Saturday, October 06, 2012

Arizona is Earthquake Country

 AZGS released a new booklet on earthquakes in Arizona that is online for free viewing and download.

Each year dozens of earthquakes occur in Arizona, most go unfelt, but rare, moderate to large magnitude earthquakes can occur. This 44-page guide includes maps, pictures and diagrams illustrating where earthquakes happen, how to prepare your home or business to prevent damage, and what to do during ground shaking. "Arizona is Earthquake Country" is the 21st booklet in the Arizona Geological Survey's popular Down-to-Earth series.

Young, active faults exist in and around Arizona. The northern Arizona Seismic Belt, which bisects Coconino County, hosts the greatest concentration of active faults in the state and is the most seismically active region in Arizona. Some faults, such as the Lake Mary Fault just south of Flagstaff, are capable of large magnitude earthquakes, up to magnitude 7. Yavapai, Mohave, Yuma, Pima, Cochise, Graham and Greenlee County all host faults capable of delivering moderate to large seismic events, too. And large earthquakes on faults from surrounding states and Mexico, including California's San Andreas fault system, are capable of damaging homes and infrastructure and threatening lives here in Arizona.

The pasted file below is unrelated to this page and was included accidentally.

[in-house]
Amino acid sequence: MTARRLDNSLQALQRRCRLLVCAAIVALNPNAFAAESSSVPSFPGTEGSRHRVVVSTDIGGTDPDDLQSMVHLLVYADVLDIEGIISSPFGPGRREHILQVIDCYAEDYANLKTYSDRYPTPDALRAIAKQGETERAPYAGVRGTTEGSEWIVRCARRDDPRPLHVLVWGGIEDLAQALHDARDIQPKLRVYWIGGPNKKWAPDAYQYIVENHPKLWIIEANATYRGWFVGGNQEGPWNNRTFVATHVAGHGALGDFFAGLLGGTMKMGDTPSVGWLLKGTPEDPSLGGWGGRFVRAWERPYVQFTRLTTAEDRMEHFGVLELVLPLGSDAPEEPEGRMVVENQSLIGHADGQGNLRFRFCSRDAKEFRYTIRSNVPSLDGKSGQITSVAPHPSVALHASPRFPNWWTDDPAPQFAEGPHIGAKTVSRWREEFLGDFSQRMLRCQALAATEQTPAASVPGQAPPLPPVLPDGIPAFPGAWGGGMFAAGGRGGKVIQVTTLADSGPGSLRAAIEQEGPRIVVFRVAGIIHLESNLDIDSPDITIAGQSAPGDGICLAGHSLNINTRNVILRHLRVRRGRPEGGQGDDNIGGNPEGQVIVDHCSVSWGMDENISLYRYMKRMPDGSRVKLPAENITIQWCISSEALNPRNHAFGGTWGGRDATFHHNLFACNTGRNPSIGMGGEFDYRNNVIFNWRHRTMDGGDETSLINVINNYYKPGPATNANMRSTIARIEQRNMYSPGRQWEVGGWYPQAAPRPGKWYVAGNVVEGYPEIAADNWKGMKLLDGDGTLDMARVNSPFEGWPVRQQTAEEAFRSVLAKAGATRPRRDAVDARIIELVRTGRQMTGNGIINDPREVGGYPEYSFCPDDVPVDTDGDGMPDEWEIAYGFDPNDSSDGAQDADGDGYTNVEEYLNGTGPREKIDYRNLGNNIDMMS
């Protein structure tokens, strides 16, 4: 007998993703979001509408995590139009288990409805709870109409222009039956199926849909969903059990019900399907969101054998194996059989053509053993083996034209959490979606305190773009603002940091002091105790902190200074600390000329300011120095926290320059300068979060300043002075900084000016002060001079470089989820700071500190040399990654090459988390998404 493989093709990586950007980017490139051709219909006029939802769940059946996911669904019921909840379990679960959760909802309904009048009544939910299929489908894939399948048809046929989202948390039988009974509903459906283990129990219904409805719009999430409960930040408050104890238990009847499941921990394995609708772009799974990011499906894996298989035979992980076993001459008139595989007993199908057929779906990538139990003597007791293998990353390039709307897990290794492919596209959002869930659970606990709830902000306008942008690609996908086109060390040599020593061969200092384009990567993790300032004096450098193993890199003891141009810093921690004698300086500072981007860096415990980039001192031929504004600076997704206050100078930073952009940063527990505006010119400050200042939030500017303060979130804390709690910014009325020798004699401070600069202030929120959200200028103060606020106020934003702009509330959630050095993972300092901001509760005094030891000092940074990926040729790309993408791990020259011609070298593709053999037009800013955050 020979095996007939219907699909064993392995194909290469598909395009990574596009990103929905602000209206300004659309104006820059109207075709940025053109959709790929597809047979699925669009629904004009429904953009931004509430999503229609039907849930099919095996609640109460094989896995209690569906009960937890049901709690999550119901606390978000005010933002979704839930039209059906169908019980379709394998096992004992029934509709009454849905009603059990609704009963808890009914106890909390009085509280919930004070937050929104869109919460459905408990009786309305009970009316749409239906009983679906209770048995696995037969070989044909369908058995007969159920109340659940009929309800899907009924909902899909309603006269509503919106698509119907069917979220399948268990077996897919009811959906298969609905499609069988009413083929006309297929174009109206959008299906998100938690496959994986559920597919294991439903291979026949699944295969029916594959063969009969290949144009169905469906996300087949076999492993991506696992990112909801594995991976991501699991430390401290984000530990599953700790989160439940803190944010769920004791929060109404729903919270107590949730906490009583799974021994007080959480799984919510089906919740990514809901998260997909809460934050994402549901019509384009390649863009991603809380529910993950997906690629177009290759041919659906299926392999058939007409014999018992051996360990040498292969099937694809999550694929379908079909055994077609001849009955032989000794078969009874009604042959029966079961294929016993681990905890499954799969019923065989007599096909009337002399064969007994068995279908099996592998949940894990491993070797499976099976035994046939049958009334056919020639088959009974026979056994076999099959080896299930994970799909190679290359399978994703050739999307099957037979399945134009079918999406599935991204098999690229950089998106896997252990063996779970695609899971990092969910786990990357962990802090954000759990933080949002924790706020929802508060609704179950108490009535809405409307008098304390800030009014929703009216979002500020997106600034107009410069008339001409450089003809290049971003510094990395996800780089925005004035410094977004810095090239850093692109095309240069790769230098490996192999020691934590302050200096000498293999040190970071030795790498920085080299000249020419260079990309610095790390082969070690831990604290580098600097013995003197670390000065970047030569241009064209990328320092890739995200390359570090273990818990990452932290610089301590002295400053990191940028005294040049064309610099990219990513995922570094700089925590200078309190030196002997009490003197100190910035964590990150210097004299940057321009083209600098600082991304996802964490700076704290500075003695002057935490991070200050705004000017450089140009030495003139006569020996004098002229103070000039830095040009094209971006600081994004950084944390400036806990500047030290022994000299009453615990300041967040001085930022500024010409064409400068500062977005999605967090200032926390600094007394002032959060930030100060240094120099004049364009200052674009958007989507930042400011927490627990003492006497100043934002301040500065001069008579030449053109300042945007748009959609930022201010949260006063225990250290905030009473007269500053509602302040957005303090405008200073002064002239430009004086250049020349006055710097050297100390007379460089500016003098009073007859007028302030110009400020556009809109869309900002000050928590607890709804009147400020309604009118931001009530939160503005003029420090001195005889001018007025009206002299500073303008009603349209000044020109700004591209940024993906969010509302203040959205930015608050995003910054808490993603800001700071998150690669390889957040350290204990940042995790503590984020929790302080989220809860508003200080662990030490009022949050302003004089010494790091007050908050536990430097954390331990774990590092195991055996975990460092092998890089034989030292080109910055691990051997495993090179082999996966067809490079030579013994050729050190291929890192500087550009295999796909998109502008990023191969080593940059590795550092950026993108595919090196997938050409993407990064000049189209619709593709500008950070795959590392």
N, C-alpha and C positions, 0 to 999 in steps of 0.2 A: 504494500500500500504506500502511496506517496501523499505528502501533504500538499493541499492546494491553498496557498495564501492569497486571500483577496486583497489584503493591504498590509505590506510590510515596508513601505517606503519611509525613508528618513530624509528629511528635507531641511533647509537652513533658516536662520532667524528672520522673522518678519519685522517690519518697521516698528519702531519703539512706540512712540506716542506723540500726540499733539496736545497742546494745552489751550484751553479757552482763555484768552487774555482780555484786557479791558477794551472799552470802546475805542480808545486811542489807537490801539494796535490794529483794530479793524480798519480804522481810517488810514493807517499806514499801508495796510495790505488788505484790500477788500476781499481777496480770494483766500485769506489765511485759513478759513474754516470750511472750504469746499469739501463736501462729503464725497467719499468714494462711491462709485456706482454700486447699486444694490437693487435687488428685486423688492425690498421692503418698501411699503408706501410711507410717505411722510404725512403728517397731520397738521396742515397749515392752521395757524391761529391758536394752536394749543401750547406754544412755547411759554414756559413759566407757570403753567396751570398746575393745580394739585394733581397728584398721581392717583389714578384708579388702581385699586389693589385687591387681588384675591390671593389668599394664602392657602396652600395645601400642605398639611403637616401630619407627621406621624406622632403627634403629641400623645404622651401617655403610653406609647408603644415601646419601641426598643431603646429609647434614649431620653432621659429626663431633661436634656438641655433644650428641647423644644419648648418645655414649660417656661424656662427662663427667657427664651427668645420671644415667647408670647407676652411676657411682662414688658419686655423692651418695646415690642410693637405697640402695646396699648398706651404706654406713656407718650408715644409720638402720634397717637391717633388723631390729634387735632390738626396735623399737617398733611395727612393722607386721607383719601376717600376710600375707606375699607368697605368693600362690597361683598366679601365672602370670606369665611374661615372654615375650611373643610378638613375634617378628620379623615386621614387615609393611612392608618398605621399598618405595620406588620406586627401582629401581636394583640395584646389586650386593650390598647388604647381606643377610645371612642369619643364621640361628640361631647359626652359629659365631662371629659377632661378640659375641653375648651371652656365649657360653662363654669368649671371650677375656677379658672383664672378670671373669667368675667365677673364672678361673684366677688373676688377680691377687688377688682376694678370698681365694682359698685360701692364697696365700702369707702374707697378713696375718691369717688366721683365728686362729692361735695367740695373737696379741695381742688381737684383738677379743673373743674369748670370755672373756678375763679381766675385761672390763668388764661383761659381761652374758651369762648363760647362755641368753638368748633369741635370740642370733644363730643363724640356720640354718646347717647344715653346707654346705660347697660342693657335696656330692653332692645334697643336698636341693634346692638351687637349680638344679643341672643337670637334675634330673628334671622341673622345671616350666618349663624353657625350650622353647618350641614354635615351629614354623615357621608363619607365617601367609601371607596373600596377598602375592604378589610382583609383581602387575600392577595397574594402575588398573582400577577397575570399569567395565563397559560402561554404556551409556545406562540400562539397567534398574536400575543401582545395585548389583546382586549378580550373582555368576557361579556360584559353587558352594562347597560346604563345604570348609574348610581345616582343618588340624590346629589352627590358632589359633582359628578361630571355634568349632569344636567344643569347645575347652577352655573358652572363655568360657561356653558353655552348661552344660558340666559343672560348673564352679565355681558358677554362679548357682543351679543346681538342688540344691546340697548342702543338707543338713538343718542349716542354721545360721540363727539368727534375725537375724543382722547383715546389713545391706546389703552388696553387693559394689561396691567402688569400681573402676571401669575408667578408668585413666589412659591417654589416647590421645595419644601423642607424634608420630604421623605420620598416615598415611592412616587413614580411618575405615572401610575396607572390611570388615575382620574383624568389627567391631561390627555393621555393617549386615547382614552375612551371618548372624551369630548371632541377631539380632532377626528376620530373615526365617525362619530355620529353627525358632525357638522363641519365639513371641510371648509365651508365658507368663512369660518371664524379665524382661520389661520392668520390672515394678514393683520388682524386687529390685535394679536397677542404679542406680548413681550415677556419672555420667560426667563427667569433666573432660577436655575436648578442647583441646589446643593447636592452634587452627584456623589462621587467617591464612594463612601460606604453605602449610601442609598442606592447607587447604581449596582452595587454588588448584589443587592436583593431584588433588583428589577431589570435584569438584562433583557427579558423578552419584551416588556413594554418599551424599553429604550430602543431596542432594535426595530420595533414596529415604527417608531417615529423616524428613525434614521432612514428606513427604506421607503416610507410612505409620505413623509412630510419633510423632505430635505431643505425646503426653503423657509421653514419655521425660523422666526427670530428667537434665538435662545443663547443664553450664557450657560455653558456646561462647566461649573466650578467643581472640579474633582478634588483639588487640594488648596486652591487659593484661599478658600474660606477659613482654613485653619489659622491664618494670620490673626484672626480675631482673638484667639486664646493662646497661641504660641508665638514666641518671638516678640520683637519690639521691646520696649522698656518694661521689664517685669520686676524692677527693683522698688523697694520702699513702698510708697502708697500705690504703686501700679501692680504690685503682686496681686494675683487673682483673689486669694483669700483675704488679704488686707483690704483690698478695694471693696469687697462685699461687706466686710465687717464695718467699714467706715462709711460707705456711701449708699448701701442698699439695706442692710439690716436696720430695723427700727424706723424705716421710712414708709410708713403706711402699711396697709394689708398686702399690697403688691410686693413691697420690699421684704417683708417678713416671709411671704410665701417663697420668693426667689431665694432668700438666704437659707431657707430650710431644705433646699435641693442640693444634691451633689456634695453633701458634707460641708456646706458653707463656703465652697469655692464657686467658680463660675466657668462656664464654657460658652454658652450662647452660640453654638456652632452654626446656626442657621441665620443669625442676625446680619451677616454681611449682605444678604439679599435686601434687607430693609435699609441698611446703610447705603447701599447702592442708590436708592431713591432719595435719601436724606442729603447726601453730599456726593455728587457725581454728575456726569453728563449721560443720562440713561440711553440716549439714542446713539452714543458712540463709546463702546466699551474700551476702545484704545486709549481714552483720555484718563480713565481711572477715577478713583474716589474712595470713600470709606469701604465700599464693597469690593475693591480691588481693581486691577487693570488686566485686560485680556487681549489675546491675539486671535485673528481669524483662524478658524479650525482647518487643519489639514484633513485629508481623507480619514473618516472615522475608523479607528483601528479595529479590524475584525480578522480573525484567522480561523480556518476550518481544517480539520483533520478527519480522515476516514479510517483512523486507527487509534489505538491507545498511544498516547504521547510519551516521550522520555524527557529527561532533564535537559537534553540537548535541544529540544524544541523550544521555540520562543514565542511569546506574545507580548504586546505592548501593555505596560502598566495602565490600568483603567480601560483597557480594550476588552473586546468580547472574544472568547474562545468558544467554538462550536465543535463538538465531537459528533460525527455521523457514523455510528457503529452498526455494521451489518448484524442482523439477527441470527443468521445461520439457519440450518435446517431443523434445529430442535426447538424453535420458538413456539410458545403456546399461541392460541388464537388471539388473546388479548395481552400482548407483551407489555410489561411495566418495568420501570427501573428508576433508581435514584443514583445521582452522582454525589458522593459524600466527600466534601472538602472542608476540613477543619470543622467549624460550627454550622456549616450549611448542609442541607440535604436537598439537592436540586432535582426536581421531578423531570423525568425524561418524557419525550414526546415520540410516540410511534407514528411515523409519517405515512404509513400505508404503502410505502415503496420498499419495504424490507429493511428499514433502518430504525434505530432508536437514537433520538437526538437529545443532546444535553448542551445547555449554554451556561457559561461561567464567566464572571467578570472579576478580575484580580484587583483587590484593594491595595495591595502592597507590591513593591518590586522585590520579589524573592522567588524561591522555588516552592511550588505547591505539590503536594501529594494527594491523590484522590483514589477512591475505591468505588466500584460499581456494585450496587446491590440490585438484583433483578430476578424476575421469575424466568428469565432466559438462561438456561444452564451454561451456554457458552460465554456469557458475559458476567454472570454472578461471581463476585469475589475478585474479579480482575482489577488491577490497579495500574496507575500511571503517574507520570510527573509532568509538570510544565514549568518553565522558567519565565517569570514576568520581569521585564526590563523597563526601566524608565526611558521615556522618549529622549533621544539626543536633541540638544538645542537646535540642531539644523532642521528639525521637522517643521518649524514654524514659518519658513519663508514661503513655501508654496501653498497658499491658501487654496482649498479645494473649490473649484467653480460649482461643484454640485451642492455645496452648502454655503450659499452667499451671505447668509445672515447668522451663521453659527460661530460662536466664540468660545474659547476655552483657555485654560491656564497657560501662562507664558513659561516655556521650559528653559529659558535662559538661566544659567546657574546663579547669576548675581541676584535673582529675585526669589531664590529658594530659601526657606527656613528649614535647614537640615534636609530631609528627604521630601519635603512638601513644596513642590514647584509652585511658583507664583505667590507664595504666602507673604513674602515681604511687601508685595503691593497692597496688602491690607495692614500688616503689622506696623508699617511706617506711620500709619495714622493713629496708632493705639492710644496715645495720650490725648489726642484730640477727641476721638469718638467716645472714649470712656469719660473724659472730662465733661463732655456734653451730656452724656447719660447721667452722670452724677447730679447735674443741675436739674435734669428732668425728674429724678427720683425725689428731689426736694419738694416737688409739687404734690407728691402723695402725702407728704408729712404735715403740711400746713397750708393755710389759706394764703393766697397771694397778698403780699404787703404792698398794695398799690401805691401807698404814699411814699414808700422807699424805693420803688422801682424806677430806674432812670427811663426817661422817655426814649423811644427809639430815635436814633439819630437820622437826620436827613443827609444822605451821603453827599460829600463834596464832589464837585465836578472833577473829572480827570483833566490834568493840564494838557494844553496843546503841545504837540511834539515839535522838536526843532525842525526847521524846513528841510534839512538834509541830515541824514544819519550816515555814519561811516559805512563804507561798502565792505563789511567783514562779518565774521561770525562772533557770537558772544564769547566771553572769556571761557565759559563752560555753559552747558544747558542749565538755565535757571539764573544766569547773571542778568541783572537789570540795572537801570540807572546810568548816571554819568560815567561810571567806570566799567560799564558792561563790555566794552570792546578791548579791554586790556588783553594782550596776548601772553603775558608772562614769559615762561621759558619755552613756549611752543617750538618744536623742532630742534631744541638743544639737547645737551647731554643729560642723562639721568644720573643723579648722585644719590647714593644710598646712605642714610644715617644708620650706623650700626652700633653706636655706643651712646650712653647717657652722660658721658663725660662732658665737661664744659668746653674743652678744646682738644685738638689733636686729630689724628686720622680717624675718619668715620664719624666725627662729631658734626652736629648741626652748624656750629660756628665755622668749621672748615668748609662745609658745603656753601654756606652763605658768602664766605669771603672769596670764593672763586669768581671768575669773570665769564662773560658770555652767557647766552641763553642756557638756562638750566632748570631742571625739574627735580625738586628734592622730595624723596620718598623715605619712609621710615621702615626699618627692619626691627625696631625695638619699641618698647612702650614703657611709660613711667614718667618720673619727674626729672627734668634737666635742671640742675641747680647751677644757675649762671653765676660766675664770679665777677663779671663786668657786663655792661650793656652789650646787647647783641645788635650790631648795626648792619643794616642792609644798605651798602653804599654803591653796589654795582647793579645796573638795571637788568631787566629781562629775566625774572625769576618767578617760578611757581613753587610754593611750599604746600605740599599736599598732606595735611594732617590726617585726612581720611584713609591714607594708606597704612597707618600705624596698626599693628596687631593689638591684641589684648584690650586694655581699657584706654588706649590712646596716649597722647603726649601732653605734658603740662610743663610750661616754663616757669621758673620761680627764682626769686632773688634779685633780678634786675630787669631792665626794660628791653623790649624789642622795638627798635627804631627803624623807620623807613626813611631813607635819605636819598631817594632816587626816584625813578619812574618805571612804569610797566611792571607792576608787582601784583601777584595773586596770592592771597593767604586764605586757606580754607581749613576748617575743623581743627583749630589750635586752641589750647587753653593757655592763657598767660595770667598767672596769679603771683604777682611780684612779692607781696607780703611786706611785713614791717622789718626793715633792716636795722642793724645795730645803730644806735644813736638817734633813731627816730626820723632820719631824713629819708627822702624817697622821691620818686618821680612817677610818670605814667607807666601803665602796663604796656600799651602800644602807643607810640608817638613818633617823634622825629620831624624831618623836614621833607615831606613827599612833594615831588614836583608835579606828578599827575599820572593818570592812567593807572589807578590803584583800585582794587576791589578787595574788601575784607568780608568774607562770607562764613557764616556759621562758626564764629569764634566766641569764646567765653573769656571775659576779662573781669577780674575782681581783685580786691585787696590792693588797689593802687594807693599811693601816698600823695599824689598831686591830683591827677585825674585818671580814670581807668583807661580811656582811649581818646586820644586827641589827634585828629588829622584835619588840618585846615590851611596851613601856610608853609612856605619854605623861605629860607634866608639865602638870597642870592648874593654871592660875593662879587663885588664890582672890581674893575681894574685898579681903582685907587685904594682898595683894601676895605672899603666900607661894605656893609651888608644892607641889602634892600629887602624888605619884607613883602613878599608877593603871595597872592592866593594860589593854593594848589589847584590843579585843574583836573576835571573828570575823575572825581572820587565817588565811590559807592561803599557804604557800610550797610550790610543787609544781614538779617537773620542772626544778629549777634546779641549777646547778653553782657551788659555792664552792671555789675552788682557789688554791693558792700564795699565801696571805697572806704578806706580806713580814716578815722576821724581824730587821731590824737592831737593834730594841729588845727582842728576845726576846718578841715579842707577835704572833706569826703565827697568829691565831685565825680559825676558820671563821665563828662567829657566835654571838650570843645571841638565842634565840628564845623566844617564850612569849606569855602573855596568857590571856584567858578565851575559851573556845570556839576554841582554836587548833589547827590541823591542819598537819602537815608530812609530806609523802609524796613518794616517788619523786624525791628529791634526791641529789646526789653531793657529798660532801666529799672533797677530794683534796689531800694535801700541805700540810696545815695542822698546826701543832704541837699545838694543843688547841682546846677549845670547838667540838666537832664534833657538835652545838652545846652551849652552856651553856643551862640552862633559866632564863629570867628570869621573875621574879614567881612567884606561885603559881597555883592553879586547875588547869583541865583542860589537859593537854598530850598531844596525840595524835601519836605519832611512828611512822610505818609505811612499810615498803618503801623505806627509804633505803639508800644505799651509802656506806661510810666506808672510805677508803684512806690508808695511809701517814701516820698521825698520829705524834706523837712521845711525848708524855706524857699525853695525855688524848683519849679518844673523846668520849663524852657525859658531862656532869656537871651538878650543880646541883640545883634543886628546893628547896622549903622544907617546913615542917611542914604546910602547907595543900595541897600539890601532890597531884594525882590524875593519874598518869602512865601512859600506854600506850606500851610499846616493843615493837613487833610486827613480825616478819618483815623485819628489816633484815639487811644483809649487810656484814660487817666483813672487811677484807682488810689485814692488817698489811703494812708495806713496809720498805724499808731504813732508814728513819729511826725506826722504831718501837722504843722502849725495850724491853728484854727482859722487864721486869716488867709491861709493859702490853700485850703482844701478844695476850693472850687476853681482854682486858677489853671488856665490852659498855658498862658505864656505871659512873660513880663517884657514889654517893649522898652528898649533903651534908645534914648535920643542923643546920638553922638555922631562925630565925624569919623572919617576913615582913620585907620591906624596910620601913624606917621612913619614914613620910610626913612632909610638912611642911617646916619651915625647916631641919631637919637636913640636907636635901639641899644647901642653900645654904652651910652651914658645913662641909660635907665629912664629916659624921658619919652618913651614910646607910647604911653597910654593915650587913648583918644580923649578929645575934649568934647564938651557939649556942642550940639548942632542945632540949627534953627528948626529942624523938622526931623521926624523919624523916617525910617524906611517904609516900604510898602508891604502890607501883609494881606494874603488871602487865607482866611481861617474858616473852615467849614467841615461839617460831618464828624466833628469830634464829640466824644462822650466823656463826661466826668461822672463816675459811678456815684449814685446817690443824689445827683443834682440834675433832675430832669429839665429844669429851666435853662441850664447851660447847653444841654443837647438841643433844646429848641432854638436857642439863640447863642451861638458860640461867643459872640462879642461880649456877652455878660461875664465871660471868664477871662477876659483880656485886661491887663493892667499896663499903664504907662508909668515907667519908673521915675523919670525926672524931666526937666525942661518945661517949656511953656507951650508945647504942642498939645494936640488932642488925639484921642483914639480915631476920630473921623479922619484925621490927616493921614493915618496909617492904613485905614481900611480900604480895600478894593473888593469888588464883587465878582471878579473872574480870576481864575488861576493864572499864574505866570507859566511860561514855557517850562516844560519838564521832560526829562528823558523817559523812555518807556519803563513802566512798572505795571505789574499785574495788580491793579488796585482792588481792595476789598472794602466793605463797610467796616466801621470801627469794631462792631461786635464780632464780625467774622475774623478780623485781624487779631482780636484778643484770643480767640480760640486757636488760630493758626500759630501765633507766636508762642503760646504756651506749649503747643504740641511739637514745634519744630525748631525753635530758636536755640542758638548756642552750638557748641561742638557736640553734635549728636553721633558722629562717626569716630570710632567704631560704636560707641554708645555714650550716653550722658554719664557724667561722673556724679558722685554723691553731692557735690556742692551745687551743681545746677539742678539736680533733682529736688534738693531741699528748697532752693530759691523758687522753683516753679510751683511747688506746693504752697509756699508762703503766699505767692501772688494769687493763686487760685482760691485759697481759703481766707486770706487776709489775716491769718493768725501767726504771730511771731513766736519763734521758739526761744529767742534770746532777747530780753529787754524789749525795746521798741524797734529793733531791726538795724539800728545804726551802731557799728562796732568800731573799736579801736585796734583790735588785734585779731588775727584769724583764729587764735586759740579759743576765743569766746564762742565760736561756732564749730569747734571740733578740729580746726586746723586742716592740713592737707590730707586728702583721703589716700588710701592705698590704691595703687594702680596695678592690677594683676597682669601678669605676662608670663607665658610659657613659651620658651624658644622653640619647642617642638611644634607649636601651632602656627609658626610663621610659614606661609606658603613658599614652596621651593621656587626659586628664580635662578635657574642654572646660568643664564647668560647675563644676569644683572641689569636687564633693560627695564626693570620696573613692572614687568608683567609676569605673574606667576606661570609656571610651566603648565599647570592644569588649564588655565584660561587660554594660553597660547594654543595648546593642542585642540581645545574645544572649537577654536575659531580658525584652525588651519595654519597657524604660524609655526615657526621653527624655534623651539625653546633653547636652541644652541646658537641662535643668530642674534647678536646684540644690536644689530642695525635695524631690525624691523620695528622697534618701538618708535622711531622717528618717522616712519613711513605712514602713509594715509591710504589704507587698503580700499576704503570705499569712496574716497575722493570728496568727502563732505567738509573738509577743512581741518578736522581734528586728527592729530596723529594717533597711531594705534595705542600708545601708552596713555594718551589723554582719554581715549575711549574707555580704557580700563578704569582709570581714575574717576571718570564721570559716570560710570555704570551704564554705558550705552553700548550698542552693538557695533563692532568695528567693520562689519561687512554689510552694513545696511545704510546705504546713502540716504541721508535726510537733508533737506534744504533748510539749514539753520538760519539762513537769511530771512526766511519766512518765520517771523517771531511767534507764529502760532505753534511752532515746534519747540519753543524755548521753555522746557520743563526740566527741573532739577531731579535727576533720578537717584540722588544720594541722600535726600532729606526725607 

"Arizona is Earthquake Country" includes a seven-step earthquake safety guide that shows how to:
  • prepare your family and home in advance of an earthquake;
  • behave during an earthquake – whether indoors or out;
  • deal with damage and related issues immediately following an earthquake.
The booklet provides a primer on the nature and geology of earthquakes in Arizona, describes six prominent faults, and revisits three major historic earthquakes that impacted the state. Instructions on how to use the U.S. Geological Survey's online earthquake probability tool to establish the risk of a damaging earthquake in your community are also provided. Sections on monitoring earthquakes, earthquake resources - including online resources, and a glossary, round out the text.

This earthquake preparedness guide is released just in time to complement Arizona's first-ever Great Arizona ShakeOut, a two-minute "Drop, Cover, and Hold On" earthquake drill that can minimize personal injuries and save lives. Scheduled for 10:18 a.m. on October 18th, enrollment in the ShakeOut drill is open to all, but K-12 schools are particularly encouraged to participate; for online enrollment visit the Register Here! page. To date, more than 11,500 have enrolled in ShakeOut.

Citation: Arizona Geological Survey, 2012, Arizona is Earthquake Country. Down-to-Earth #21, 44 p.

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